Sports in the Bible – Wrestling – Genesis 32.22-30

This is the first message in my series of Sports in the Bible that I am sharing with the AWANA Sparks group (k-2).  As this is a new series, I want to focus this first post on the word “New” (It applied to them because it was the start of a new year in AWANA).

Our story, and the first example of Sports in the Bible that I am going to share is taken from Genesis, 32

It is the story of Jacob.  Now Jacob had a twin brother – Esau.  Esau was older, by about a minute.  In fact, the bible tells us that Jacob was born holding the foot of Esau.  And they had a typical brotherly relationship.

The Bible tells us that Esau was a great hunter, and Jacob was a good cook.  One day Esau is hungry after a hunting trip.  He asks Jacob for some stew that he has made, Jacob offers the stew in exchange for Esau’s “birthright” (a special status that went to the oldest in each family.  Esau did it, and it became an issue as Esau hated his birthright.

Next, we see Jacob tricking his father into blessing him instead of Esau. Again, this involved food, as well as deception, covering his body with fur to seem like his harrier brother. Esau came back to find that his father’s blessing had been given to Jacob.  He held a grudge against Jacob and planned to kill him.  Jacob fled and that is where things stood between them when we get to Genesis 32.

Years go by, and the time has come when the two brothers will meet face to face again.  Jacob is nervous, and sends gifts and gifts ahead of him to try and make peace with Esau. “And Jacob was alone…” the bible tells us.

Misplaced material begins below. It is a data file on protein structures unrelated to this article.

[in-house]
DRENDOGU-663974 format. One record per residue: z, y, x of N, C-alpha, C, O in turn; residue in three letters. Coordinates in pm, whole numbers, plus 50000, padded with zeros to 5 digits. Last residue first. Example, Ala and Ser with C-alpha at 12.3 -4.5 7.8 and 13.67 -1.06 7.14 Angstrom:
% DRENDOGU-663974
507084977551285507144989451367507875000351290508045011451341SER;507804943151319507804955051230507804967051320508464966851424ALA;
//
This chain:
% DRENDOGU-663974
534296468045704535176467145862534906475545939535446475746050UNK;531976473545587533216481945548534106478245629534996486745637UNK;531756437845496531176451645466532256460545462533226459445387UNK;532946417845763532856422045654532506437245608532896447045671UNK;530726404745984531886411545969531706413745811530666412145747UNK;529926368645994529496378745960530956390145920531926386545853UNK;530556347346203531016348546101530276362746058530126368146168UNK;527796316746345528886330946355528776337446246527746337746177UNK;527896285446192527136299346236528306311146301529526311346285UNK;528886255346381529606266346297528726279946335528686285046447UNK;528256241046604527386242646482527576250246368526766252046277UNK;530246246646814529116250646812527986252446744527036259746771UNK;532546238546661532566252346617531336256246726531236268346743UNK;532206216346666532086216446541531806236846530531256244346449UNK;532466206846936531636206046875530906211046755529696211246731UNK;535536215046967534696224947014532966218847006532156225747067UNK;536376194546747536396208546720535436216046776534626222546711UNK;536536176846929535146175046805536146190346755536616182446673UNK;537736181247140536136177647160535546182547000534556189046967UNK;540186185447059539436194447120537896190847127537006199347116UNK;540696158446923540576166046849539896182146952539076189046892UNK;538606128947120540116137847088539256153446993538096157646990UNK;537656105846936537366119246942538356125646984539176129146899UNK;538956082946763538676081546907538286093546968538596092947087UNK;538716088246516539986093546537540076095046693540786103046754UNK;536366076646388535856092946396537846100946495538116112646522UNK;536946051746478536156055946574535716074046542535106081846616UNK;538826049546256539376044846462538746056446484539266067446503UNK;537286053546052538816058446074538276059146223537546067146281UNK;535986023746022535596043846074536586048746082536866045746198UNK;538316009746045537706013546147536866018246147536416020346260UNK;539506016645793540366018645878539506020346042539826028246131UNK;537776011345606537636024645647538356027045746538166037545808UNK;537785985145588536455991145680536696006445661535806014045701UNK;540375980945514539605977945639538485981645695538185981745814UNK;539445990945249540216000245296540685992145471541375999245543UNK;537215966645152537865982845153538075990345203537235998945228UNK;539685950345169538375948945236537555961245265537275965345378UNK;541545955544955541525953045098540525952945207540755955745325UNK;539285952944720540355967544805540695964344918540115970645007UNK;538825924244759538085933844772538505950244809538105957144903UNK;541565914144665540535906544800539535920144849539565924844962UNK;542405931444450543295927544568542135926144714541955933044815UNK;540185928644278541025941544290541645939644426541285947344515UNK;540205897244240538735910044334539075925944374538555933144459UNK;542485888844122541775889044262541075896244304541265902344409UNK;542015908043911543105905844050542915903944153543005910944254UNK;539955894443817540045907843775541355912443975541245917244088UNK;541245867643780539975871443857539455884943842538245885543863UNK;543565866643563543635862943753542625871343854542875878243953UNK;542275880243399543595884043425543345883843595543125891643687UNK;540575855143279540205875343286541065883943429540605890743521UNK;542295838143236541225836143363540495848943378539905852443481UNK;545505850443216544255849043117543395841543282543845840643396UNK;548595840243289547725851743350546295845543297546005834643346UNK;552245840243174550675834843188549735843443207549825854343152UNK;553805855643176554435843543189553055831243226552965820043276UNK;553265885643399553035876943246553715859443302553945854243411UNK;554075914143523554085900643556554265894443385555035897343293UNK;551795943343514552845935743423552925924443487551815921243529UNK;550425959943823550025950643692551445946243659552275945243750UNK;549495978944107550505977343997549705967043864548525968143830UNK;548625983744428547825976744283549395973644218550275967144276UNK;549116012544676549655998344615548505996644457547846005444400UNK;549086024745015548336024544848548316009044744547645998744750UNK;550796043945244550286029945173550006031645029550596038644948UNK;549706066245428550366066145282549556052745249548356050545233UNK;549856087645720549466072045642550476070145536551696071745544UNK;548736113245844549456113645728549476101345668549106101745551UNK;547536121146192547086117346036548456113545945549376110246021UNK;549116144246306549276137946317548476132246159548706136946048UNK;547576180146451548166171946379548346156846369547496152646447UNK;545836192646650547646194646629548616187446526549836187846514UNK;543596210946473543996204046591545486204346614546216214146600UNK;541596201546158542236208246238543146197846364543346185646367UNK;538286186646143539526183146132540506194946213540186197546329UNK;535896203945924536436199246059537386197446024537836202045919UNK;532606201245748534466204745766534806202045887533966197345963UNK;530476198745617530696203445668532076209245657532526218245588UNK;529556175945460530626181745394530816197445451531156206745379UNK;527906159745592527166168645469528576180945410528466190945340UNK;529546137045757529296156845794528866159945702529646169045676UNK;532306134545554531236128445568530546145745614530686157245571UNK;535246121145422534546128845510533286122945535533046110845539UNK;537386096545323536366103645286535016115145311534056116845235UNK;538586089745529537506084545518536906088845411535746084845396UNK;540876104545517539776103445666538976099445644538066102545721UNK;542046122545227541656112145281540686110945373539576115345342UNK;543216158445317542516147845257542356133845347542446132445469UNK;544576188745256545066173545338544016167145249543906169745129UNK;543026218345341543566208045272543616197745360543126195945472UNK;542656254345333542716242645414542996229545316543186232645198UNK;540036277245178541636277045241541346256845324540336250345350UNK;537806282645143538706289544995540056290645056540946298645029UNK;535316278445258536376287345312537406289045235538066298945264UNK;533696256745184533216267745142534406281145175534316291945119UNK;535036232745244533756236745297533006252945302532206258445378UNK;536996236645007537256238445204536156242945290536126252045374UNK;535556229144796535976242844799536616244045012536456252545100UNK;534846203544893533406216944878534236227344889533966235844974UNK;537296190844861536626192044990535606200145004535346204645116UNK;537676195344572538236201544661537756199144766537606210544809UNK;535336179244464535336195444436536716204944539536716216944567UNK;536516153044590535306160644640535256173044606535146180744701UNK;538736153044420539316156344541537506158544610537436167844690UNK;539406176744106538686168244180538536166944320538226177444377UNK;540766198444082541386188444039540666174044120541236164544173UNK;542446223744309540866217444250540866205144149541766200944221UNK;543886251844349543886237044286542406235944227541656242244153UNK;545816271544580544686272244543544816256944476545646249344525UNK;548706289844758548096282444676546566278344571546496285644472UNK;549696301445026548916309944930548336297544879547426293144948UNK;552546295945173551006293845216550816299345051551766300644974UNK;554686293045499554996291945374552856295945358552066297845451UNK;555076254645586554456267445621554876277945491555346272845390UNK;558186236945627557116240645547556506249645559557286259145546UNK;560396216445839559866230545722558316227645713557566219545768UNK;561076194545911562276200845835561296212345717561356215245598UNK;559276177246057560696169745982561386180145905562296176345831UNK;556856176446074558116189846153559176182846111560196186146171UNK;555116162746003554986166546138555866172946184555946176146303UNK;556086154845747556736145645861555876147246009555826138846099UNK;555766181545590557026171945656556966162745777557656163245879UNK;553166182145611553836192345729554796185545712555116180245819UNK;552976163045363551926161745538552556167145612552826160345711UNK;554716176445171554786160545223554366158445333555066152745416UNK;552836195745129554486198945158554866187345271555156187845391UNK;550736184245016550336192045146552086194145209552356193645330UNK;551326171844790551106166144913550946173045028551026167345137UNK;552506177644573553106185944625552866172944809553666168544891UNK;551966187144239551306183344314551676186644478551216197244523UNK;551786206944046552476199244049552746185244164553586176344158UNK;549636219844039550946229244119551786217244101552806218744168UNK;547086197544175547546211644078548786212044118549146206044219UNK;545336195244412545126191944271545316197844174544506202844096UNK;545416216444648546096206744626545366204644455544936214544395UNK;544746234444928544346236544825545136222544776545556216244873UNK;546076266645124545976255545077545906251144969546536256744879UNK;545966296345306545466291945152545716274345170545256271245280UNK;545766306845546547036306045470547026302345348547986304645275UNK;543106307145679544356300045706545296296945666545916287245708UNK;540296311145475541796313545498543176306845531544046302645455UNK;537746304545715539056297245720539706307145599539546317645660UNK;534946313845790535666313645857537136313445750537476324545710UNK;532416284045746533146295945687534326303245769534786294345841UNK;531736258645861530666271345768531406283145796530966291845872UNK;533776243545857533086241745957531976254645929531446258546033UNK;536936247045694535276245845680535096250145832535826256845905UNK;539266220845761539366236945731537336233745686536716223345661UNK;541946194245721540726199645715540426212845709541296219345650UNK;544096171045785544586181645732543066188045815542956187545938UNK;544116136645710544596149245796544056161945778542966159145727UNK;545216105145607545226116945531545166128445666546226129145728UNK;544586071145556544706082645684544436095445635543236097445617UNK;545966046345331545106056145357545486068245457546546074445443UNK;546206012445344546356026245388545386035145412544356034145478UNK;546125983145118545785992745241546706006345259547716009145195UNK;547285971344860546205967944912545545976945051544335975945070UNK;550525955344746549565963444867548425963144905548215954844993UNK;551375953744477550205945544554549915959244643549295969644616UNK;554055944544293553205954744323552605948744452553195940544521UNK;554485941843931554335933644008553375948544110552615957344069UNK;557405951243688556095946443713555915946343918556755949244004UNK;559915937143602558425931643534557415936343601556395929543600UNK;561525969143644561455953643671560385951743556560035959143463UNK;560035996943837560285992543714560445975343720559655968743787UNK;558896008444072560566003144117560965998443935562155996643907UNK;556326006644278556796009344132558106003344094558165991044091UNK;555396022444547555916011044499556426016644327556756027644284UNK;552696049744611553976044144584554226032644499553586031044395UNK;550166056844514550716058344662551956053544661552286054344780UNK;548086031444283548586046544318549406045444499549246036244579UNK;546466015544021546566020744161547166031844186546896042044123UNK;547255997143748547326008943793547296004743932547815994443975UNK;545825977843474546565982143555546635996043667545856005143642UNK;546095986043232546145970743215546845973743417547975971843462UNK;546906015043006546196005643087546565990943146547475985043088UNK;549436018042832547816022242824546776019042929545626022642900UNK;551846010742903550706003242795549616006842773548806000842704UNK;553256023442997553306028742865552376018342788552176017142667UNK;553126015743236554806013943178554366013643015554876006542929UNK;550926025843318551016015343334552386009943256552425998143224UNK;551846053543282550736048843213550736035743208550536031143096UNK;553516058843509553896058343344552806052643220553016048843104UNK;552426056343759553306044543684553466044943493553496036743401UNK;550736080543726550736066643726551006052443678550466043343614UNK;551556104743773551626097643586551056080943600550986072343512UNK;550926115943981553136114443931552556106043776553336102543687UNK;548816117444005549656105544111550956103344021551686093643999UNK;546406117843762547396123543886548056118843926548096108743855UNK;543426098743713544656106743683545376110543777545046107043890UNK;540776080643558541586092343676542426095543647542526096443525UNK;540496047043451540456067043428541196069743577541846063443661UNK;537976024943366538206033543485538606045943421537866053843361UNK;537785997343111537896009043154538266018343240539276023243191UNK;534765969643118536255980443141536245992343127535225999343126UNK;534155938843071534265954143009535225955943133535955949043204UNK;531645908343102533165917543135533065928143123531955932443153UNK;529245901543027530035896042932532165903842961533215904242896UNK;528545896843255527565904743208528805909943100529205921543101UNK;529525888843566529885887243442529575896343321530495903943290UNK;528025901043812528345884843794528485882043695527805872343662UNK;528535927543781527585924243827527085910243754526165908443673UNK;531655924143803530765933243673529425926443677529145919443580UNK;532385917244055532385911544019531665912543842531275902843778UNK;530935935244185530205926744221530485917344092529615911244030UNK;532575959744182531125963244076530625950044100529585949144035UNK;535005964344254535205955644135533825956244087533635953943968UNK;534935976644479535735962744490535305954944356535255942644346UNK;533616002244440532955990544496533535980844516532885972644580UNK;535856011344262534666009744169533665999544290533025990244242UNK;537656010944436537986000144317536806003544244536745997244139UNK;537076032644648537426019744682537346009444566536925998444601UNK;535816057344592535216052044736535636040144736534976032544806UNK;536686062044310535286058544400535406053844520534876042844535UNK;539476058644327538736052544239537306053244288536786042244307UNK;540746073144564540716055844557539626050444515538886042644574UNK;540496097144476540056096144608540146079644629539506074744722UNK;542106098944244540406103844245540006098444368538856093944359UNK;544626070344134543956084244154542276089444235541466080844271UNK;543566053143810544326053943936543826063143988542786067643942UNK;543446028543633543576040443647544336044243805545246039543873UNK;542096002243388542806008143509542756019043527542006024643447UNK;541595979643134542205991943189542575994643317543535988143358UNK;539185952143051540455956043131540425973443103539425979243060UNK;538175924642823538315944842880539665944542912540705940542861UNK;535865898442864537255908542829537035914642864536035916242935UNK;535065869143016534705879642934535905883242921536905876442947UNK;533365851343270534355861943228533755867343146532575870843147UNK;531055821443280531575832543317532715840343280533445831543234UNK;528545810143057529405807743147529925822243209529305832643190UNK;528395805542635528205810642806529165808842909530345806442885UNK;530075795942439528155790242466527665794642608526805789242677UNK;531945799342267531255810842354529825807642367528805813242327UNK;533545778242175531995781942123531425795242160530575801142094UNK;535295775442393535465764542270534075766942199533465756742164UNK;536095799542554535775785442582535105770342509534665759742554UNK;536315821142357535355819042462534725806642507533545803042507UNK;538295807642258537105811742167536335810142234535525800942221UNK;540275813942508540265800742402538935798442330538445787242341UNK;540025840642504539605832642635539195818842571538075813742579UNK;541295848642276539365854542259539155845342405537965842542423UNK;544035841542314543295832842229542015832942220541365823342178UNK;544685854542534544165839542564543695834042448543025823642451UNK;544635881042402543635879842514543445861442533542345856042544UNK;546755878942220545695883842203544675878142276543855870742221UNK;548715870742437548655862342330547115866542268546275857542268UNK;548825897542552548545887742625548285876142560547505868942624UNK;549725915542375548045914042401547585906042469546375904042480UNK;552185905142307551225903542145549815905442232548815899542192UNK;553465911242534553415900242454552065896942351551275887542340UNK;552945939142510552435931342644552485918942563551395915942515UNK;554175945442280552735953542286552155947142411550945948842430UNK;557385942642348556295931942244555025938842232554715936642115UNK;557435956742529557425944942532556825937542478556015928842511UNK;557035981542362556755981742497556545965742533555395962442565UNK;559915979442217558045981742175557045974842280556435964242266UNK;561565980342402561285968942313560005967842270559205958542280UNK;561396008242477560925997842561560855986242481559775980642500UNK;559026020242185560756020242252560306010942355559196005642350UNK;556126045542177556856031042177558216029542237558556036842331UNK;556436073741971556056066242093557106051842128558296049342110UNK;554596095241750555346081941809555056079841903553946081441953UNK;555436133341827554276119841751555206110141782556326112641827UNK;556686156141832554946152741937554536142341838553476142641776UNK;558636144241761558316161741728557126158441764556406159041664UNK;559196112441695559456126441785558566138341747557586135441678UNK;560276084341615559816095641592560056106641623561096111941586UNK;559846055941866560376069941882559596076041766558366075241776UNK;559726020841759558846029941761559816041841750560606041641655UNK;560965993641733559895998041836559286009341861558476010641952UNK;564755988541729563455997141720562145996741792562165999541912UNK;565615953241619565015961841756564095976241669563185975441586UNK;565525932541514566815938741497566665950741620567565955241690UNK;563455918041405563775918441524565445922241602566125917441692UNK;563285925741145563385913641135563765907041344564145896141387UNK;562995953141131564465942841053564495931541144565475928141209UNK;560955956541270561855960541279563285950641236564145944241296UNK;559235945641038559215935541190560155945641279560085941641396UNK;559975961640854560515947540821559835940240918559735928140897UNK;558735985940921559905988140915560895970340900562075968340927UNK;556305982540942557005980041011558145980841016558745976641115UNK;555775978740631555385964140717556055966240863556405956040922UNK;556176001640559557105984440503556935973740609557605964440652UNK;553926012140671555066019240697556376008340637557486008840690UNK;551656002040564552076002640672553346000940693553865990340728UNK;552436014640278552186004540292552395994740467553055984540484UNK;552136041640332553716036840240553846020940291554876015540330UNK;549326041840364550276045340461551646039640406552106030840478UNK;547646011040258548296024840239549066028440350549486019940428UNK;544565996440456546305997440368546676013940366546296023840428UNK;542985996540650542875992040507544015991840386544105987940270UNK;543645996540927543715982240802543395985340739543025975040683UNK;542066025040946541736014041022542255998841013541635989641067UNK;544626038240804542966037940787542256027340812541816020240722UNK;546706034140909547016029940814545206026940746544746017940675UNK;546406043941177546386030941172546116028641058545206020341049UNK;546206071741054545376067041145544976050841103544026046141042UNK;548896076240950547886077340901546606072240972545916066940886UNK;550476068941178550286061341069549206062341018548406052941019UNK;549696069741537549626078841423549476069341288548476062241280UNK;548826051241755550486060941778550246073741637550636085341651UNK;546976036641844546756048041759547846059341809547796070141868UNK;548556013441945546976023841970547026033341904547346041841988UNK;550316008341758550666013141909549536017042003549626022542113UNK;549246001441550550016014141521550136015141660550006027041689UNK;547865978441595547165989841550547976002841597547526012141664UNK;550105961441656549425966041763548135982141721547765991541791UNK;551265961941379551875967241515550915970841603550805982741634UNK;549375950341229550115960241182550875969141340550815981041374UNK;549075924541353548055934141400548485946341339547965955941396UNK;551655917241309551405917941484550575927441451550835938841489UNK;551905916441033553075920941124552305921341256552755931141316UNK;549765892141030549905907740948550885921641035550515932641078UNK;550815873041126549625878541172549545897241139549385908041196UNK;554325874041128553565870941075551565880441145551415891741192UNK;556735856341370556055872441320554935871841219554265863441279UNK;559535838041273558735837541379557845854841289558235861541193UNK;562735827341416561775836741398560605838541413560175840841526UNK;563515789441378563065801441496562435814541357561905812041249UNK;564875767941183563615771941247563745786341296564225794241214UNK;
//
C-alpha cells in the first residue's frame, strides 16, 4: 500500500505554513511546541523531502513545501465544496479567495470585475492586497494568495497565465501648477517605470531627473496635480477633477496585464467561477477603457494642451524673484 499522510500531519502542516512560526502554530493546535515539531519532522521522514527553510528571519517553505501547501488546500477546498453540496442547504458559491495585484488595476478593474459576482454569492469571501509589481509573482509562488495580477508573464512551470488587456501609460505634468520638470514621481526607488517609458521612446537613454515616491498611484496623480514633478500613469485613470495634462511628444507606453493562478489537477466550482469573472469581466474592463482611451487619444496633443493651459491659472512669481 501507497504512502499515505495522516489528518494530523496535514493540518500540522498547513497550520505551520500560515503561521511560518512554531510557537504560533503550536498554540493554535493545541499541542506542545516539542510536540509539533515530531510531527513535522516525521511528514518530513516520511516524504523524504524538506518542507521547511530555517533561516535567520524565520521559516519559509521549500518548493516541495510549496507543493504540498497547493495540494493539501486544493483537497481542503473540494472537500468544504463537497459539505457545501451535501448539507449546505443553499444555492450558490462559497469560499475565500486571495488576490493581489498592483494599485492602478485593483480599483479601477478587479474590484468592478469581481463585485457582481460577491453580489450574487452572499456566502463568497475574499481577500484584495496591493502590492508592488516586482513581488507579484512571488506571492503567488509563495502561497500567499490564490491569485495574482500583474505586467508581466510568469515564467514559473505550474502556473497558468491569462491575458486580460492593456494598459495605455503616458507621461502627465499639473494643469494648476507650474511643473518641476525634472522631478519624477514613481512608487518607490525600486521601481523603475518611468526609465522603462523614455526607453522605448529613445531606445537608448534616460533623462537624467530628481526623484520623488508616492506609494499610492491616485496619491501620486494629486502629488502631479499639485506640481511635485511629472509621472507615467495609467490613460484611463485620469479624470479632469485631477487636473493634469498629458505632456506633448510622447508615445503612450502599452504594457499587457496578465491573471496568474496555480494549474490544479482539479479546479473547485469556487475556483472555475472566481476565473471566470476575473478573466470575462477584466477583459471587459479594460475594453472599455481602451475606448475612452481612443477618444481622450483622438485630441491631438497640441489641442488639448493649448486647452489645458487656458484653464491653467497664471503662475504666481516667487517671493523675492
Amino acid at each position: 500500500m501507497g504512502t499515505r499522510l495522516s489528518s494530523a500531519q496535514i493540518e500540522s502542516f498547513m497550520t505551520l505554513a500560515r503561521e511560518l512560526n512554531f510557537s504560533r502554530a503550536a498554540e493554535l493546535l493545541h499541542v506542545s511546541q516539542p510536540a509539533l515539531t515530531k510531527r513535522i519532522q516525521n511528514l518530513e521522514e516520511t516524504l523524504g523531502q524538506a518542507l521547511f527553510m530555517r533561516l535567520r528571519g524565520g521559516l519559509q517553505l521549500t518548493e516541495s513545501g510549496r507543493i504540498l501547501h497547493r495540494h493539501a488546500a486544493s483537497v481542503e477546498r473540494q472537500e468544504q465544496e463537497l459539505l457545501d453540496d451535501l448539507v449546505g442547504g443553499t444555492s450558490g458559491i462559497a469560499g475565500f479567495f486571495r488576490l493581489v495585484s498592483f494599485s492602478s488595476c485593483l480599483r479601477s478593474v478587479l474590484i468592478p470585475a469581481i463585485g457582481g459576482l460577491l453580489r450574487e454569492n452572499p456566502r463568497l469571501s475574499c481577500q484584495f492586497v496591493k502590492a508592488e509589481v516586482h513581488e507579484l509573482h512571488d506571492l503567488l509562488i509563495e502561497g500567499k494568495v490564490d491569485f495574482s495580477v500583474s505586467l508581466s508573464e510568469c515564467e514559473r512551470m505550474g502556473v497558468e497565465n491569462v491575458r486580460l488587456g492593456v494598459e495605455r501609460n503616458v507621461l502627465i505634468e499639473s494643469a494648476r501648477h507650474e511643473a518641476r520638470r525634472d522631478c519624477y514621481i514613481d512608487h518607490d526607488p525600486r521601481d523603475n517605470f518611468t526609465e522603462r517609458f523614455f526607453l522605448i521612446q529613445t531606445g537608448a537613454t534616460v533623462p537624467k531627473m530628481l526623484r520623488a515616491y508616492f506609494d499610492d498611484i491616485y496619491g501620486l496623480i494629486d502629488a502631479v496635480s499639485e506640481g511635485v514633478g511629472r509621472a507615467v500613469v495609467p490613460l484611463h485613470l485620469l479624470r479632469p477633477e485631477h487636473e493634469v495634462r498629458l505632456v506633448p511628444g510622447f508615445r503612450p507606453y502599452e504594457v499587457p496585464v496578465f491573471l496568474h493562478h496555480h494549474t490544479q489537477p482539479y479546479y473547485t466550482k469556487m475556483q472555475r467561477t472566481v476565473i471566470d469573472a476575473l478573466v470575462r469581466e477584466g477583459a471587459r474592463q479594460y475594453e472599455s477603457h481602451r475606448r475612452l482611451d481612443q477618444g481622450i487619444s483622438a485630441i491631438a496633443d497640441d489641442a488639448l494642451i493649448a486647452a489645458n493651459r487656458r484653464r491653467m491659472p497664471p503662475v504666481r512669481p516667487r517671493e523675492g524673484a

And that’s where the sporting begins.  The bible tells us that Jacob wrestled a man (later on the Man is referred to as an angel of God) And they grapples and wrestled until morning light began to break through the dark night.

The man asks to be released, Jacob says “not until you bless me”

Then the man asks a strange question – “Who are you”.  The answer is given “Jacob”  And that is how I’d always heard the story.  But then someone read it for me in the Amplified Bible.  Here is what it says:

27 [The Man] asked him, What is your name? And [in shock of realization, whispering] he said, Jacob [supplanter, schemer, trickster, swindler]!

Jacob realizes who he is.  He is a trickster, swindler, deceiver.  He realizes that he is not a good guy.  He has hurt others, including his brother, who he is getting ready to meet.  The other wrestler says…

No longer will you be Jacob, now you will be called Israel28 And He said, Your name shall be called no more Jacob [supplanter], but Israel [contender with God]; for you have contended and have power with God and with men and have prevailed.

Jacob is given a new identity.  His old ways are forgotten and his new identity is left.  Now read 2 Corinthians 5.17

17 Anyone who belongs to Christ is a new person. The past is forgotten, and everything is new.

God has offered each of us a new start, just like Jacob.  When we realize who we are without God, we are in shock, too, like Jacob.  But through Jesus, God is able to forget our past and make us new again.  He has created a way for our old self to be forgotten and a new identity created.

Praise God for making all things new!  Let’s be excited about this new person God makes us.